Chinese Premier Wen Jiabao (溫家寶) said the government will focus more on bolstering growth, indicating policies may be loosened further as inflation moderates.
China will “place stabilizing growth at a more important position” while its government maintains active fiscal and prudent monetary policies, Xinhua news agency cited Wen as saying recently.
Wen’s remarks cited in the report, which did not mention concern about inflation, indicate the government may take more aggressive economy-boosting steps after last month’s data showed the slowdown may be sharper than expected. The central bank this month cut banks’ reserve requirement ratio for the third time since November to boost liquidity.
“Going forward, we expect a clearer easing in macro policy and a pickup in sequential growth,” Goldman Sachs economists said in a research note on Saturday, adding liquidity conditions will probably be loosened while approvals on new infrastructure projects could be accelerated.
The bank lowered its China economic growth forecast this year to 8.1 percent from its previous 8.6 percent, joining similar moves by other banks after last month’s data trailed expectations.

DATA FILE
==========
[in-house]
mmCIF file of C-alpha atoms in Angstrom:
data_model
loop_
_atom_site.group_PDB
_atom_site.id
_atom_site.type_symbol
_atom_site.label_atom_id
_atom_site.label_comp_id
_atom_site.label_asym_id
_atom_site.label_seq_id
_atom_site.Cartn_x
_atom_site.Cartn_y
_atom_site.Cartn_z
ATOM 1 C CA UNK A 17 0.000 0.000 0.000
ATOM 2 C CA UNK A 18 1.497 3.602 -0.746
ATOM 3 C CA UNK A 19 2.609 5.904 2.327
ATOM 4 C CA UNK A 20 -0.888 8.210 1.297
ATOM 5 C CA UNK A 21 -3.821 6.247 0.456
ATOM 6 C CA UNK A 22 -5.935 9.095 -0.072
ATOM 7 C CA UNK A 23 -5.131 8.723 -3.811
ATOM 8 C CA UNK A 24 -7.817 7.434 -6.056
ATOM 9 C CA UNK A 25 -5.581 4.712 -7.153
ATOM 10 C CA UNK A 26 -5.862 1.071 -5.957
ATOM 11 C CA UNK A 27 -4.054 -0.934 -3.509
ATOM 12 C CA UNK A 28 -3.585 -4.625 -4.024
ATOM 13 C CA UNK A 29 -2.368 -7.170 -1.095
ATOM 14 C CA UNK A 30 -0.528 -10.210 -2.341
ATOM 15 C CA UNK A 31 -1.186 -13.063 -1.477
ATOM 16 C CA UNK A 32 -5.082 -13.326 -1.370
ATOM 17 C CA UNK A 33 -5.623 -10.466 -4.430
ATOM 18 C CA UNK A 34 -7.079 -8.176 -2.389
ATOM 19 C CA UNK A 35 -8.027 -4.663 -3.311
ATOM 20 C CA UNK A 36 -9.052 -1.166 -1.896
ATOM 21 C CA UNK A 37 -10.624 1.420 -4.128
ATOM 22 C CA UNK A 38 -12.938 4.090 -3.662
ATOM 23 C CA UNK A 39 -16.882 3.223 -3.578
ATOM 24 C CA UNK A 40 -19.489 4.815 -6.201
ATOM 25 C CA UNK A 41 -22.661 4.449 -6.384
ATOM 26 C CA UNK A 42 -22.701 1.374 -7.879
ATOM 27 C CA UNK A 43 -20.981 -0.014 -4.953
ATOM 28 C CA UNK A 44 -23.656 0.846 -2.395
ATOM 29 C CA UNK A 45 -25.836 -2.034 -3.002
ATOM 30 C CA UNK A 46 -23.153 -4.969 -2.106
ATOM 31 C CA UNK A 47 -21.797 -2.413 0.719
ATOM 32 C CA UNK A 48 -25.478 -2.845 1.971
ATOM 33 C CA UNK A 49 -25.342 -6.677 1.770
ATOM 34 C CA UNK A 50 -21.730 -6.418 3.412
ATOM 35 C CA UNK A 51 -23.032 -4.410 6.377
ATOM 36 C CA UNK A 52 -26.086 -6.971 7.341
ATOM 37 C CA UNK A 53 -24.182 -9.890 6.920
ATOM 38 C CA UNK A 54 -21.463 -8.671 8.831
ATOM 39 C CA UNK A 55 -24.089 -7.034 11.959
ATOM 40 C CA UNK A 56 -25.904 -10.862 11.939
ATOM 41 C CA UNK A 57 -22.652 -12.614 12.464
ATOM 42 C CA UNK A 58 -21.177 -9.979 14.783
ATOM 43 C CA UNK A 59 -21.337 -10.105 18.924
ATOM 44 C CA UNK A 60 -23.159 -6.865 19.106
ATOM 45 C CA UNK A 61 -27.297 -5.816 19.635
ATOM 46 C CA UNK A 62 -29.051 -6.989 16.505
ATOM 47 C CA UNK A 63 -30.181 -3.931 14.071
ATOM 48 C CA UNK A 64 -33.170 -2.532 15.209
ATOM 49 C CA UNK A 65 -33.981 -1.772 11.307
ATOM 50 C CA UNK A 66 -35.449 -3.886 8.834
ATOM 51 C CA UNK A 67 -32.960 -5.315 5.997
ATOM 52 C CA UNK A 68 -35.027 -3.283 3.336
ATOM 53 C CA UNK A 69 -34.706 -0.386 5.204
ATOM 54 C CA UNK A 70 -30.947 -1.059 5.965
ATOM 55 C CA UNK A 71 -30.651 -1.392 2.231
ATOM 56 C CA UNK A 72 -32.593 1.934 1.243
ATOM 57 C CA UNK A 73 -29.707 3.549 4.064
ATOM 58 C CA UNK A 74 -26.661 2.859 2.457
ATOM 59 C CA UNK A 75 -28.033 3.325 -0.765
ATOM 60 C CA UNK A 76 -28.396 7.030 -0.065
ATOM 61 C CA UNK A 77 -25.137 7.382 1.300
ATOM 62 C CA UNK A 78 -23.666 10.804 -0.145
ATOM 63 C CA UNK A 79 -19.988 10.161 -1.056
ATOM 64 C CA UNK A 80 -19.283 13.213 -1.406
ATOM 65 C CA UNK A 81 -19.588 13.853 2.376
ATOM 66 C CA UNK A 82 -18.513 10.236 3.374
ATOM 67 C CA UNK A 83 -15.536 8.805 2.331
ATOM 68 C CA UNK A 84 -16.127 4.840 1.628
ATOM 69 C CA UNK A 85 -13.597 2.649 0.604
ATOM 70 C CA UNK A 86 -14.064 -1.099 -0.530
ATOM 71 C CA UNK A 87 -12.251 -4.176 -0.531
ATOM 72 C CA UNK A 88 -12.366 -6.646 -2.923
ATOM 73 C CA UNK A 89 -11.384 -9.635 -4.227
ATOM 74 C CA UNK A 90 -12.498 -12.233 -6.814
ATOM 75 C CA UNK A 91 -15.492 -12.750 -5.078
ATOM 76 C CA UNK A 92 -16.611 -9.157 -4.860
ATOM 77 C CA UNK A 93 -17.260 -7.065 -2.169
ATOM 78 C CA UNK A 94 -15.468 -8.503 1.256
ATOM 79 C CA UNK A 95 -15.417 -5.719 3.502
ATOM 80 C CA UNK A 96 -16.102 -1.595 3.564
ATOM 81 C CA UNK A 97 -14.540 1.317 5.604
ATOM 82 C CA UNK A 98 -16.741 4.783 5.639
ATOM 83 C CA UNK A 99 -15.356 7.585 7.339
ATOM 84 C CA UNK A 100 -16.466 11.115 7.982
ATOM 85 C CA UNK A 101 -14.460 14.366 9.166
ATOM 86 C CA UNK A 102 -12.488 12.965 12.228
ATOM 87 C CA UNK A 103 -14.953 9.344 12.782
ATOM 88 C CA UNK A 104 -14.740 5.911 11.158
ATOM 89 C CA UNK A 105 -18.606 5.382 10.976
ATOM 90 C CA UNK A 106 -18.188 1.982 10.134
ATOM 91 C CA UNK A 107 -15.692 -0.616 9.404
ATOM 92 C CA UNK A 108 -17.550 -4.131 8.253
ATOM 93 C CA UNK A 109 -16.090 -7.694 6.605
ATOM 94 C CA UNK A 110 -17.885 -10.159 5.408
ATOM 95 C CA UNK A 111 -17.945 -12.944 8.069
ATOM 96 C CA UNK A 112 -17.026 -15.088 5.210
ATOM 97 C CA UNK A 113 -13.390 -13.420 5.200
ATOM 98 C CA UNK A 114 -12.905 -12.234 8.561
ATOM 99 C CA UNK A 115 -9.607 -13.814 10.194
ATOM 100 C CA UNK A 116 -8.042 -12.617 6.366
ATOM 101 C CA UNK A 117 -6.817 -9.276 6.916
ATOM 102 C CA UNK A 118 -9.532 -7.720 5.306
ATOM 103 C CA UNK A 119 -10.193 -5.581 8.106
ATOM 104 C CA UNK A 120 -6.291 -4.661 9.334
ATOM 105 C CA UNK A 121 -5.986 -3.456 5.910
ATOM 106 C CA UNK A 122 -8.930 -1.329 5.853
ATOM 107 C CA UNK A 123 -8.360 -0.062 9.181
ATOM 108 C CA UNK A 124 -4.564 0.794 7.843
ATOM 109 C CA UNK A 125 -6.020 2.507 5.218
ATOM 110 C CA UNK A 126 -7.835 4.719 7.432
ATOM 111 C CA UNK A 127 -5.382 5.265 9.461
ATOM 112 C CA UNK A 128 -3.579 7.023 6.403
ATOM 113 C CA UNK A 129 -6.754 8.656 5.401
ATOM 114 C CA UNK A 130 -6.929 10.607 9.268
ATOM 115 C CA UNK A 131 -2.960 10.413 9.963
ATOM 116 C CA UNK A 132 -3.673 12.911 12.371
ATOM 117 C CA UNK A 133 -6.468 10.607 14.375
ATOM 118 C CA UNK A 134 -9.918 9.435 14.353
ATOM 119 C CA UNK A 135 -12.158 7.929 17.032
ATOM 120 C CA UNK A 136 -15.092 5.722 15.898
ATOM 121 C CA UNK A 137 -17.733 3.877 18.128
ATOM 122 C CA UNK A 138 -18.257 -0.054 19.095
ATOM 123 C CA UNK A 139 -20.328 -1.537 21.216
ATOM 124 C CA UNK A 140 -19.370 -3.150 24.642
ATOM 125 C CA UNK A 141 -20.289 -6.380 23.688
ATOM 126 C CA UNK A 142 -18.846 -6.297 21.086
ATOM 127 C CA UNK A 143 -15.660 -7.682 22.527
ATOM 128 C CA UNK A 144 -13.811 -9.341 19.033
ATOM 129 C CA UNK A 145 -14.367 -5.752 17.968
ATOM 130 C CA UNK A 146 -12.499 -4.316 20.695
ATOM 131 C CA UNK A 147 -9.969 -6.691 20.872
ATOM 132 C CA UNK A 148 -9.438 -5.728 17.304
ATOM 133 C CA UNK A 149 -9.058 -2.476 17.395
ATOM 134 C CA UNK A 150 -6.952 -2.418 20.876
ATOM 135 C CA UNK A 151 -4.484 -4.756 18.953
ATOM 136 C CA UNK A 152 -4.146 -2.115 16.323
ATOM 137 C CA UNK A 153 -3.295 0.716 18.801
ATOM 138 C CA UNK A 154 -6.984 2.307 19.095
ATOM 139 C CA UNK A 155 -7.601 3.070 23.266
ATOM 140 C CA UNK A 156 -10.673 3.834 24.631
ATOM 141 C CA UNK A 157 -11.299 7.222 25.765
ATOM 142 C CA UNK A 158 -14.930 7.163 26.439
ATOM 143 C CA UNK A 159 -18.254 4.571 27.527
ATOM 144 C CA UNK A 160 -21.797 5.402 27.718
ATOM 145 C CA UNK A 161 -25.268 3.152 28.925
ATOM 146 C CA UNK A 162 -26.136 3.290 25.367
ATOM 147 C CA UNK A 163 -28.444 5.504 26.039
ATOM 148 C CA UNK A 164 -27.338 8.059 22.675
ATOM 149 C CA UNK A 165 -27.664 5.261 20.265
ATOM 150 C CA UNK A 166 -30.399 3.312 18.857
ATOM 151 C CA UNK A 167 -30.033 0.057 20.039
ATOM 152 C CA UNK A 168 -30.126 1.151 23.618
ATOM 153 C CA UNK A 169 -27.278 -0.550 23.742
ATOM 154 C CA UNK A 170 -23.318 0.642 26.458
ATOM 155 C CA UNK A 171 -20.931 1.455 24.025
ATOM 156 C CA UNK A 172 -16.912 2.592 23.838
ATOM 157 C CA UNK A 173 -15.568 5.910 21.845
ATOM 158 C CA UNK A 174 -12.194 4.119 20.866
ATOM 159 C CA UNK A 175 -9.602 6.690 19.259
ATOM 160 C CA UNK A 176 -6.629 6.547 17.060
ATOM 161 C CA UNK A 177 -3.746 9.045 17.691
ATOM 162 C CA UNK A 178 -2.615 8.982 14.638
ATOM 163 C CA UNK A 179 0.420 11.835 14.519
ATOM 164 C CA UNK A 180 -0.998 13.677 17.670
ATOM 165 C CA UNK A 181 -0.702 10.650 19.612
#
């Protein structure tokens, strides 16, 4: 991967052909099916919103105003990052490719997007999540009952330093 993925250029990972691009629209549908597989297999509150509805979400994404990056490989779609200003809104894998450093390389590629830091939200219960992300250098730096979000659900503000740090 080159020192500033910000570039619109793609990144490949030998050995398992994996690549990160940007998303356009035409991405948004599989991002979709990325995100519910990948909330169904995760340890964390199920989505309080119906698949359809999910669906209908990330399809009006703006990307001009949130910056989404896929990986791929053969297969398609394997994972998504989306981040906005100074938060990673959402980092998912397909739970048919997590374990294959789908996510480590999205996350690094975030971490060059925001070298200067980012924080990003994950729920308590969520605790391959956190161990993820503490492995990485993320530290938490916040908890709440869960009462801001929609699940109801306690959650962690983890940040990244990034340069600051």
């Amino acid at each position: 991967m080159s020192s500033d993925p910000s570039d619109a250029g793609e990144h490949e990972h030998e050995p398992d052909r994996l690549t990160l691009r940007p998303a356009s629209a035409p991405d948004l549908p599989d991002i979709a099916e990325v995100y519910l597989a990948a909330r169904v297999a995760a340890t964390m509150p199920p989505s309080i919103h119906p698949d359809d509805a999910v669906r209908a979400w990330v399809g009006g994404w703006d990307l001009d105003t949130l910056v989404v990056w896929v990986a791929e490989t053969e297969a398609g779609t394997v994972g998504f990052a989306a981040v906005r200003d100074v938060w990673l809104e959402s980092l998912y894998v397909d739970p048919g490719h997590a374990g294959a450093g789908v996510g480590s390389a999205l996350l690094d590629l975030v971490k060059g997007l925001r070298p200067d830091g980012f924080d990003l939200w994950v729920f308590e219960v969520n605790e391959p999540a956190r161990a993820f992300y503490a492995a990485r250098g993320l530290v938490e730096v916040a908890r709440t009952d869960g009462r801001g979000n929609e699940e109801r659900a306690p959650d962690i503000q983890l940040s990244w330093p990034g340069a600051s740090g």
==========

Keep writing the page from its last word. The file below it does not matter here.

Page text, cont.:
China’s exports and imports last month expanded the least since the global financial crisis. Industrial output rose at the slowest pace since 2009, after government credit tightening last year to cool property markets.
More signs of weakening demand have emerged as home prices fell in a record number of Chinese cities last month and car dealers posted inventories that foreshadowed deeper price cuts.
The country may expand at its slowest pace in 13 years this year, a Bloomberg survey showed, with analysts forecasting a further 100 basis-point reduction in the reserves ratio by year’s end.
At the same time, governmental concern about inflation could ease as consumer prices climbed 3.4 percent from a year earlier last month, after surging to 6.5 percent in July.